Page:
From a physiological perspective, the performance of respiratory muscles is affected by both chest and abdominal muscles. Thus, it has been demonstrated that several exercise modalities focused on abdominal muscles and upper and lower limbs stimulate the diaphragm, increase transdiaphragmatic pressure, and induce different levels of abdominal muscle fatigue.9,10

This precedent underscores the potential effect of training protocols based on non-respiratory exercises on muscle strength and pulmonary function parameters. Hence, several studies conducted in adults have demonstrated that non-respiratory maneuvers, e.g. sit-ups, may increase respiratory muscle strength.11 In addition, it has been observed that abdominal muscle training protocols, both passive (based on electrical stimulation)12,13 and active, may be effective to improve respiratory muscle strength and forced expiratory flows.14 However, the effect of this type of training strategy has not been adequately studied in the pediatric population.14

Therefore, the goal of this study was to assess the effect of abdominal muscle training on respiratory muscle strength and forced expiratory flows in sedentary, healthy adolescents.


This was a quasi-experimental study with an equivalent control group. Preliminary results from the experimental group were reported in a previously published pilot study.14

Sample: Healthy adolescents attending a public school from the city of Concepción, Chile were selected by convenience, with no gender restrictions. Inclusion criteria included sedentary, healthy adolescents (who did physical activity for less than 60 minutes twice a week) and who had not done any muscle training in the past month. Exclusion criteria were the presence of cardiorespiratory or musculoskeletal disease and smoking. Eligibility criteria were verified during an interview with every study participant, and using a checklist completed by parents before their children were enrolled in the study. No cardiovascular health checks, such as an echocardiogram or stress test, were done before the experimental protocol. Both study participants and their parents signed an informed assent and consent, respectively, and the study was authorized by the Institutional Ethics Committee. The study was conducted between June 2014 and May 2015.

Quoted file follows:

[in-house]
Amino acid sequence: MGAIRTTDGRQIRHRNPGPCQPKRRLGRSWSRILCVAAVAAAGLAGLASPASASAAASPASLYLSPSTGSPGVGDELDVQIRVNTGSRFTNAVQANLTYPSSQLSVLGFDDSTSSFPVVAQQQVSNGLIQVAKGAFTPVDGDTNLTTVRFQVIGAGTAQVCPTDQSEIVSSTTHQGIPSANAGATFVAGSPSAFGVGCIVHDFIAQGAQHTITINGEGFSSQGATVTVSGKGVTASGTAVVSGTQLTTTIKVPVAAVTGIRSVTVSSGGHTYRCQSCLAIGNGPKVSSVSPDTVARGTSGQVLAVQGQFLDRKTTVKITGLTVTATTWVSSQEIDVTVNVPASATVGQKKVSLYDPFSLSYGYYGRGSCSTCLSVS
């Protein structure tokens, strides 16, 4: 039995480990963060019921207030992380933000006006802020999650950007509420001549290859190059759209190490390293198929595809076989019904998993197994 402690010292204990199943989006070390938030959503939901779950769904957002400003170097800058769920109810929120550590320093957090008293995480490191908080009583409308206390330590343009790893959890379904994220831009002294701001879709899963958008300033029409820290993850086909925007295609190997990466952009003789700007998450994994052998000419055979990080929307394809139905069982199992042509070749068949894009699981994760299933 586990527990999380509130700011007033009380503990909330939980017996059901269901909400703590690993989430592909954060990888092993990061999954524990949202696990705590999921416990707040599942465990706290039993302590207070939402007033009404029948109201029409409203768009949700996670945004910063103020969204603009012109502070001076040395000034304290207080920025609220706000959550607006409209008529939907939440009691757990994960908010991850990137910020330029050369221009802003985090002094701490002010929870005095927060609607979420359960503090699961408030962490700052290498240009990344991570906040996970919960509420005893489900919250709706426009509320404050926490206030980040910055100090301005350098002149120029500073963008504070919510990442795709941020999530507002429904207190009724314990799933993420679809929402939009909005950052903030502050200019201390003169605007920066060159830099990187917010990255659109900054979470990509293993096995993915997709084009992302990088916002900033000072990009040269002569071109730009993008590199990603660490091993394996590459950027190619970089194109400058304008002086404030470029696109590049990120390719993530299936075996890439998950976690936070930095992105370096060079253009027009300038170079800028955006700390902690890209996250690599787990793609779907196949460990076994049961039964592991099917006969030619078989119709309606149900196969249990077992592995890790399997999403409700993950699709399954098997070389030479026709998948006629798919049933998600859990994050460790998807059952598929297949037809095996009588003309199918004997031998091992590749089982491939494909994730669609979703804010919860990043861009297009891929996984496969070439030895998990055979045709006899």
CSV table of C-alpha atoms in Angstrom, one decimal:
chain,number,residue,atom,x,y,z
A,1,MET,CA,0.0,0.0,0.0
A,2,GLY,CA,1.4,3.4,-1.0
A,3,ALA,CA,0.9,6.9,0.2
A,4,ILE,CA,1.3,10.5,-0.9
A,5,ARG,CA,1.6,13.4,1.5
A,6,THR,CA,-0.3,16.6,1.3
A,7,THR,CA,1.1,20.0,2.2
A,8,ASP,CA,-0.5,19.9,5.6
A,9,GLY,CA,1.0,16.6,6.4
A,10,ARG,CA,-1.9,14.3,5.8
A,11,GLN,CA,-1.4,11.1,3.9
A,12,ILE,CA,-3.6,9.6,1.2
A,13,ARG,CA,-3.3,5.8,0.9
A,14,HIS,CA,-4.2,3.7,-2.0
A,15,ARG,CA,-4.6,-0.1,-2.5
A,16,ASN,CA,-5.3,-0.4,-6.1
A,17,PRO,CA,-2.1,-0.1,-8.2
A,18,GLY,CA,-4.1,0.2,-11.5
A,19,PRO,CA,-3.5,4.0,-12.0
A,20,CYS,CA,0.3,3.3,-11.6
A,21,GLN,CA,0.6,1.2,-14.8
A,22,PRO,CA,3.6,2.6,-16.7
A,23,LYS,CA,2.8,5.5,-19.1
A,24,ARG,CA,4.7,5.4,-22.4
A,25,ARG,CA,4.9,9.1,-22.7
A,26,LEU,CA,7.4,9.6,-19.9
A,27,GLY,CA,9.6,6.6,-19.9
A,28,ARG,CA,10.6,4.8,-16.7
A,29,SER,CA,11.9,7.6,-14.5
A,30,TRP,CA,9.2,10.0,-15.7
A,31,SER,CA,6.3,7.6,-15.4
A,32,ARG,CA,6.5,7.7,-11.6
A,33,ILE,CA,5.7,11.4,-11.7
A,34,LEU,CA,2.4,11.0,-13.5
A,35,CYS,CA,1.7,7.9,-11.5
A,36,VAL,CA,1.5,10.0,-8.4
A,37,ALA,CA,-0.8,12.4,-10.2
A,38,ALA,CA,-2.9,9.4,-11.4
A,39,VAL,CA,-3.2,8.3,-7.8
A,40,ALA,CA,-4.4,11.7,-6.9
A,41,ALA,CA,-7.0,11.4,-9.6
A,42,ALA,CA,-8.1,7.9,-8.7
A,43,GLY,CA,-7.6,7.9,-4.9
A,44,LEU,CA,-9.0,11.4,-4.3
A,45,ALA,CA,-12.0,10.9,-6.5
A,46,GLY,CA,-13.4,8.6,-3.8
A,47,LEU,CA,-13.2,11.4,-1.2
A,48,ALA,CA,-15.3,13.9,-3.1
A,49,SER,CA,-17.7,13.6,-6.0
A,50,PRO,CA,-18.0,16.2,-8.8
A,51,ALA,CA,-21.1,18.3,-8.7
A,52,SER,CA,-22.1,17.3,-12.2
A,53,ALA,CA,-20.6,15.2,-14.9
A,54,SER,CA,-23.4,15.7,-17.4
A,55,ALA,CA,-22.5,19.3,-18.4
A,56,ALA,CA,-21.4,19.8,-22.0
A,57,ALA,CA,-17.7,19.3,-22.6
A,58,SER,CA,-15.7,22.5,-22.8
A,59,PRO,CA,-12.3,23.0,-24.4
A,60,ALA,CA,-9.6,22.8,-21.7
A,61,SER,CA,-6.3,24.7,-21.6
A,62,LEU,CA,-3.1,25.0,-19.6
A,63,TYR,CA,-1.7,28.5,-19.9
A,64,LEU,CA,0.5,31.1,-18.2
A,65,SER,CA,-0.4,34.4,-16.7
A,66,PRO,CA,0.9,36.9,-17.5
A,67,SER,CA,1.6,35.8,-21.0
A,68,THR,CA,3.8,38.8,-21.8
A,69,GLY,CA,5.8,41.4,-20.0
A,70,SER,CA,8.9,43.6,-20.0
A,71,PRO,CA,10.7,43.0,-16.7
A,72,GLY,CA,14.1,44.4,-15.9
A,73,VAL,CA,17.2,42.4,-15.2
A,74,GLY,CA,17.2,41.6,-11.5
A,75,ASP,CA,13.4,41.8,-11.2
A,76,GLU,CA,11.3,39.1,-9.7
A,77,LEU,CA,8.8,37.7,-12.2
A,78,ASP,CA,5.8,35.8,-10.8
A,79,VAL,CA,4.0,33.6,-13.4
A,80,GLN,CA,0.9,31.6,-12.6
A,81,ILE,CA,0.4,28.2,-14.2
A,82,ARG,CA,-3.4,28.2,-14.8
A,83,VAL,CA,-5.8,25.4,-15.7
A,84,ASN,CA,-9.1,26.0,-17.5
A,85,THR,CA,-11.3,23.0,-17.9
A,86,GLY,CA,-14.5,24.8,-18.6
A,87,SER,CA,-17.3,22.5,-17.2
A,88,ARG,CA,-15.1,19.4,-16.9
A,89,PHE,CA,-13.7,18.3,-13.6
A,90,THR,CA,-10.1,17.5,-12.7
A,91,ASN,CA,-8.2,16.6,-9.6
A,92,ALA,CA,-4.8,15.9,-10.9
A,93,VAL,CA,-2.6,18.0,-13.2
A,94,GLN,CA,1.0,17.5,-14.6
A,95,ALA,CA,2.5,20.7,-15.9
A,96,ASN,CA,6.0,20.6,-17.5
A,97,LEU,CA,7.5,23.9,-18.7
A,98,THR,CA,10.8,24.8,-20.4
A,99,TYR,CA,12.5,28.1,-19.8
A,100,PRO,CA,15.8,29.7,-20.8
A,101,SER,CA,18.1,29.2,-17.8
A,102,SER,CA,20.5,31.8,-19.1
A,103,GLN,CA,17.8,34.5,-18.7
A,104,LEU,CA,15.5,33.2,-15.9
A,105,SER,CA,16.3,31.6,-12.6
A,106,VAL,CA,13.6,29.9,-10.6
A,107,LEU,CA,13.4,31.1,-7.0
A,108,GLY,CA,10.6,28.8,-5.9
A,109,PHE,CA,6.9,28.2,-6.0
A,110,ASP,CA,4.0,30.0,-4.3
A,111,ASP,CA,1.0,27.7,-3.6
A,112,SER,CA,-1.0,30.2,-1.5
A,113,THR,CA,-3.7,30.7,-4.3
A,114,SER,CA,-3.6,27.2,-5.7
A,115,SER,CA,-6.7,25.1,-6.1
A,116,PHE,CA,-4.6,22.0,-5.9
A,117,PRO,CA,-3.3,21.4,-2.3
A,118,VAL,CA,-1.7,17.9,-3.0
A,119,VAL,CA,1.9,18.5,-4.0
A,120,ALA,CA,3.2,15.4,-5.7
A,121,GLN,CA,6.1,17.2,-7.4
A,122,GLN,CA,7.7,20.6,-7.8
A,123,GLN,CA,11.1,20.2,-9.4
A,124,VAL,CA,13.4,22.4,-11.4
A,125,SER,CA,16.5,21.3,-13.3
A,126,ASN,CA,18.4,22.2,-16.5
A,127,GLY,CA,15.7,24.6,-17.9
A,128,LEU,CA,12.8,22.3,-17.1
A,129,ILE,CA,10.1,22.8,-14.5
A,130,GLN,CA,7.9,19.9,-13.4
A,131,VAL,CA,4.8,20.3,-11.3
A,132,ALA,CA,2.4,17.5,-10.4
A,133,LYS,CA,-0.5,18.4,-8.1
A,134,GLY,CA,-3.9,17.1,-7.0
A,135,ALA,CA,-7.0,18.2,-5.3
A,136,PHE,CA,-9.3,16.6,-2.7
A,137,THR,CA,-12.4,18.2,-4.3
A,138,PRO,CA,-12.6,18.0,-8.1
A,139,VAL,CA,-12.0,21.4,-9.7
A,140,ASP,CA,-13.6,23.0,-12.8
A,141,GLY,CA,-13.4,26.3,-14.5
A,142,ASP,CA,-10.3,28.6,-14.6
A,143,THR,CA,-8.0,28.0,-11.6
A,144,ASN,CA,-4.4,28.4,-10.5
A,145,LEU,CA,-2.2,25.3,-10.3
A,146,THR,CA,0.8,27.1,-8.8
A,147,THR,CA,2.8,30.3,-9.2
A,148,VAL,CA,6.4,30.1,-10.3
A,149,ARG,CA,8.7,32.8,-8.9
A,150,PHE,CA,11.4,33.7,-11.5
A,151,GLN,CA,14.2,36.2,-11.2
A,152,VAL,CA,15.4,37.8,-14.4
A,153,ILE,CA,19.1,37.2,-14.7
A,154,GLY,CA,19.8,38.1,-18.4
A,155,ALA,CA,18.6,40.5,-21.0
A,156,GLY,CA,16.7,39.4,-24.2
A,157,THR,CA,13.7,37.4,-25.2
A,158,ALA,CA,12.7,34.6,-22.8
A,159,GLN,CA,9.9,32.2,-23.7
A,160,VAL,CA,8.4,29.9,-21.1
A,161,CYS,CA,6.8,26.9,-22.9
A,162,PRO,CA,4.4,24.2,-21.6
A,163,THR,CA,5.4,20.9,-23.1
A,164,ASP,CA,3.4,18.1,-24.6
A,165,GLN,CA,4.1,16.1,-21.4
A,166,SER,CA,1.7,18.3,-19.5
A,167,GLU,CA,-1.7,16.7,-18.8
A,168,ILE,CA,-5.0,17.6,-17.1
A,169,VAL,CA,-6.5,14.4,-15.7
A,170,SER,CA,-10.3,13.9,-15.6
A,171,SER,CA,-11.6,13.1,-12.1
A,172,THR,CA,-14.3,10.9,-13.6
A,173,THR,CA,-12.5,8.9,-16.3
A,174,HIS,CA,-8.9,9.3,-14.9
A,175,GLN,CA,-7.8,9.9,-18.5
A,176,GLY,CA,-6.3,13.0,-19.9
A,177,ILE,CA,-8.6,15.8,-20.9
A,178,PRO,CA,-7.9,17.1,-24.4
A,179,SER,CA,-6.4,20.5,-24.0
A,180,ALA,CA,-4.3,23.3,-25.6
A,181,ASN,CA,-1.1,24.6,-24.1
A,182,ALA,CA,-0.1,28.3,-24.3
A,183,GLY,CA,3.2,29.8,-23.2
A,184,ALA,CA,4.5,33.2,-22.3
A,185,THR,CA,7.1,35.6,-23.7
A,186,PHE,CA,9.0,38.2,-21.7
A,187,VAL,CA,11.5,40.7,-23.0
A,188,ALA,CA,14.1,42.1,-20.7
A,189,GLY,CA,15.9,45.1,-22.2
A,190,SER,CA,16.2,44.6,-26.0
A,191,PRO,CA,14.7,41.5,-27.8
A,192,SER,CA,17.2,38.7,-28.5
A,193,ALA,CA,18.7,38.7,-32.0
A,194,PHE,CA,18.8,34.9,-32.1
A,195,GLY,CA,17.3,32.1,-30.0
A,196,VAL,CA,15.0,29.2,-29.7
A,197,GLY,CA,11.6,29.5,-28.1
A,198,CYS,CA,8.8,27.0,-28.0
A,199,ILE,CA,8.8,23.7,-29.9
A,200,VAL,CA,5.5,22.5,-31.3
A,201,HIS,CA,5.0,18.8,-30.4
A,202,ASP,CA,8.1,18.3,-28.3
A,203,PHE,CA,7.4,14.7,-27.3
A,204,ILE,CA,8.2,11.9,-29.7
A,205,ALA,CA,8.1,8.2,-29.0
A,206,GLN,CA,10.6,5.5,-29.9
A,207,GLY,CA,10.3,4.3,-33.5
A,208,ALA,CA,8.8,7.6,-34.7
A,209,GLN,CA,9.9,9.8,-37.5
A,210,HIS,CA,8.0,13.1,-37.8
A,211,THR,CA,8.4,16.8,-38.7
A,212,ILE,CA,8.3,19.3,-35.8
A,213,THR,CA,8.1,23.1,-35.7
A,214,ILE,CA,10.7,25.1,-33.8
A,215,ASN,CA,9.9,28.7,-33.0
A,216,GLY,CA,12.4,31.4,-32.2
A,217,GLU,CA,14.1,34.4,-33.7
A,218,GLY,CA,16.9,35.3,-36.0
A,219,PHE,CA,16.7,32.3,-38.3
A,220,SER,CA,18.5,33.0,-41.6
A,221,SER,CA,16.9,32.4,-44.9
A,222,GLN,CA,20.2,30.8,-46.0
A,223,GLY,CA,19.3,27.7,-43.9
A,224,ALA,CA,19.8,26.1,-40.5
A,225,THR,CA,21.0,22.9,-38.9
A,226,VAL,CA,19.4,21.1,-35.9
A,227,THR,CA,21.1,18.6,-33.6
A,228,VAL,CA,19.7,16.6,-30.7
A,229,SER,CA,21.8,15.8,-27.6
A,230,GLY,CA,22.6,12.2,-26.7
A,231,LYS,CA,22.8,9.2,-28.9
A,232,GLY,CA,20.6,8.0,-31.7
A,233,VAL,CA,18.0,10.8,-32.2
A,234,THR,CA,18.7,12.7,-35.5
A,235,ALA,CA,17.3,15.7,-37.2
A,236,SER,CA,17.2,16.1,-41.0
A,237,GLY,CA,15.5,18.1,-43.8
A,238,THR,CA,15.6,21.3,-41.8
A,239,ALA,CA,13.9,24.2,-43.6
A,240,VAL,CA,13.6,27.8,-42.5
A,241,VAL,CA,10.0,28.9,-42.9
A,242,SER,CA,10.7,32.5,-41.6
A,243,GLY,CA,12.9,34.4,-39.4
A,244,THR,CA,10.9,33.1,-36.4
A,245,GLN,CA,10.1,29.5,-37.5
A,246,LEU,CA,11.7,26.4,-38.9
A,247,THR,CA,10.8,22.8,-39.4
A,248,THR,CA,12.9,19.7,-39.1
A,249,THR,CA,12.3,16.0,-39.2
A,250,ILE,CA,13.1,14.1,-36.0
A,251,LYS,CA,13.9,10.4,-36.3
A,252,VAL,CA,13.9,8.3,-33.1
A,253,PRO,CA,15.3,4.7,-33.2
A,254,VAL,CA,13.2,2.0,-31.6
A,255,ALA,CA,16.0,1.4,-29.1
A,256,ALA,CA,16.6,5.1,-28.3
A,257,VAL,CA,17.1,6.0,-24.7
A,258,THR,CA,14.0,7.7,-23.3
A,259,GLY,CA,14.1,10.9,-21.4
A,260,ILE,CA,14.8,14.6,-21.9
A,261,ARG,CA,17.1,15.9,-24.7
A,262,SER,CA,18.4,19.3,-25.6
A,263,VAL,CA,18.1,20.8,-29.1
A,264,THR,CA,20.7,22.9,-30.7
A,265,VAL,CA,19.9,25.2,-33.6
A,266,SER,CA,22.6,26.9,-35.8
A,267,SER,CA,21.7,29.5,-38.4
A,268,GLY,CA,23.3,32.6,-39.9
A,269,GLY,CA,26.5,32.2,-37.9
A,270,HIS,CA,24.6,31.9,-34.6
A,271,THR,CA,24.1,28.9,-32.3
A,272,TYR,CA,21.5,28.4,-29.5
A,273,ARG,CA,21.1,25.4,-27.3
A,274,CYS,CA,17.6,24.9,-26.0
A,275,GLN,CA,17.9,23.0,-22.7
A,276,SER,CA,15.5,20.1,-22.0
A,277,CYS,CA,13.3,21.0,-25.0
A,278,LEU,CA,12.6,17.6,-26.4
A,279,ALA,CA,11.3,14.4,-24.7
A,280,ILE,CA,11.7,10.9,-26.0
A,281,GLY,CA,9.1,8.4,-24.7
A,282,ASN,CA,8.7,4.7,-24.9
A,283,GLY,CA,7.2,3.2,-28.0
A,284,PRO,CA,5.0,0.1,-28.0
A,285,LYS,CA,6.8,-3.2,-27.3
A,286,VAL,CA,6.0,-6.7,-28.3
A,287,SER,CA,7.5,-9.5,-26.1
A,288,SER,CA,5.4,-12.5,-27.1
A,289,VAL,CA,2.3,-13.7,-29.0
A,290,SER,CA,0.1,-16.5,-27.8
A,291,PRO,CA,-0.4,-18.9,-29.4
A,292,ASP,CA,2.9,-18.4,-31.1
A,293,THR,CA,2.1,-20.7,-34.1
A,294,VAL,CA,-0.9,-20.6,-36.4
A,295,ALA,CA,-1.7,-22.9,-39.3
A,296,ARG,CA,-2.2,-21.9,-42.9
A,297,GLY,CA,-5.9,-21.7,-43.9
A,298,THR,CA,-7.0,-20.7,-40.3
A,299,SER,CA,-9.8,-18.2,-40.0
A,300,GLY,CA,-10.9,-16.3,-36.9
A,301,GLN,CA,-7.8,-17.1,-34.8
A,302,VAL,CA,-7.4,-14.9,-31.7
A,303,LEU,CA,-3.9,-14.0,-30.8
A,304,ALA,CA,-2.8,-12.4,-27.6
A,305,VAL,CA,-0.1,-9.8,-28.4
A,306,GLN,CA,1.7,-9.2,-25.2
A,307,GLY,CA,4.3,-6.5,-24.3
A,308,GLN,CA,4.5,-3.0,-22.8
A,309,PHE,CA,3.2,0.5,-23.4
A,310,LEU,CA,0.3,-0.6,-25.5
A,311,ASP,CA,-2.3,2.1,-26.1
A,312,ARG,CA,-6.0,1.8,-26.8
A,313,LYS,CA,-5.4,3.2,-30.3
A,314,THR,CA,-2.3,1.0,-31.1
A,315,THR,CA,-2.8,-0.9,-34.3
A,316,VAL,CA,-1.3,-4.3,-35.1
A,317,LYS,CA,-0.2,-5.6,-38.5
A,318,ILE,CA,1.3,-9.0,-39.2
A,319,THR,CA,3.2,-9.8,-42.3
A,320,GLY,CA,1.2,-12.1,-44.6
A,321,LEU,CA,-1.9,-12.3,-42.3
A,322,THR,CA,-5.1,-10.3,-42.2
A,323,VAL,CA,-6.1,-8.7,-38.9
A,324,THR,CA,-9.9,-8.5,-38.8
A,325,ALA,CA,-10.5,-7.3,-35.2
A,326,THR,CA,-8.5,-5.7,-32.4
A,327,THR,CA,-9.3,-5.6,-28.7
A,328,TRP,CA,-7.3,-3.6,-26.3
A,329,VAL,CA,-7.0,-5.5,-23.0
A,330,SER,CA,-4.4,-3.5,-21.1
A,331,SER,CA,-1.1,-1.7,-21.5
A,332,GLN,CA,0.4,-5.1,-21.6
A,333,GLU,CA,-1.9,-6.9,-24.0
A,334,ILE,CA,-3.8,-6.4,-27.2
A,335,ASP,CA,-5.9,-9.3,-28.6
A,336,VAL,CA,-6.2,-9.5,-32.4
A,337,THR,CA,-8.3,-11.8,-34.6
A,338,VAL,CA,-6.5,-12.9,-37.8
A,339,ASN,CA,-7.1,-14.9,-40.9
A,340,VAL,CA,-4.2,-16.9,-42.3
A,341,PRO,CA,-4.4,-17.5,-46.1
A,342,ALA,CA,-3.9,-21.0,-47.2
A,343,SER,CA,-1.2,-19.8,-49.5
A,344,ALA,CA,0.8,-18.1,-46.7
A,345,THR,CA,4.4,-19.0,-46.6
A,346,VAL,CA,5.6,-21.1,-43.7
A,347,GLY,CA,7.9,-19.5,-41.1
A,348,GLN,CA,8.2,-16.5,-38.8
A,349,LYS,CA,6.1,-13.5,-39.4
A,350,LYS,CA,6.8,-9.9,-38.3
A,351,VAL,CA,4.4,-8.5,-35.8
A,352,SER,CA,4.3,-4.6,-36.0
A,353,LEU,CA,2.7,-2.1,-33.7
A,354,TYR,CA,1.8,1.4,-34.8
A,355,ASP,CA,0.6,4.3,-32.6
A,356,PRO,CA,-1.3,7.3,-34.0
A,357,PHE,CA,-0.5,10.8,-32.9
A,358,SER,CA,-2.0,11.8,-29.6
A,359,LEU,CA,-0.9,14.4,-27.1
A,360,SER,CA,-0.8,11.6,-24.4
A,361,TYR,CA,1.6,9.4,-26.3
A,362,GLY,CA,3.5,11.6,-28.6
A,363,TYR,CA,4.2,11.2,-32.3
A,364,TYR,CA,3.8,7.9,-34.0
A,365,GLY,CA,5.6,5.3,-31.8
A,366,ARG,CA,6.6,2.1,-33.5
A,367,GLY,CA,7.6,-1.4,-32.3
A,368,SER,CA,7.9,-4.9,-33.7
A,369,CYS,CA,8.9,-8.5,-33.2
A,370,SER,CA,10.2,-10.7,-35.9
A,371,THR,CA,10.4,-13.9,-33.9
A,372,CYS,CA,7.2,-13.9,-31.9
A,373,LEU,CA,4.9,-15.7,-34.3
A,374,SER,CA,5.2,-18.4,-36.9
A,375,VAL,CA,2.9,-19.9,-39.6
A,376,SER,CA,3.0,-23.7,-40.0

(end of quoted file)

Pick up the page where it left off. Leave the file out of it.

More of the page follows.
The sample size was estimated based on the previously published methodology.14 An 80% statistical power and a 5% type I error were considered; therefore, the minimum sample needed for this study was 17 subjects per group. In this context, the experimental group was first selected as per inclusion criteria, and then the control group was established. Both groups were paired based on biodemographic characteristics (weight, height, age, and gender) and pulmonary function outcome measures (respiratory muscle strength and forced expiratory flows) before the protocol.

Outcome measures: Age, gender, height, and body weight were recorded before study initiation. Weight and height were measured using an analog scale and a tape measure, and expressed in kilograms (kg) and centimeters (cm), respectively.

Outcome measures of interest included respiratory muscle strength and forced respiratory flows. Respiratory muscle strength was established based on maximal inspiratory pressure (MIP), measured during a maximum inspiratory effort, from residual volume, and maintained for at least one second, and maximal expiratory pressure (MEP), measured during a maximum expiratory effort, from total lung capacity, and maintained for at least one second. An aneroid vacuum/pressure gauge NS 120-TRS, calibrated in centimeters of water (from 0 to -120, and from 0 to +120 cmH2O) was used to take measurements. MIP and MEP values were expressed as absolute values (cmH2O).15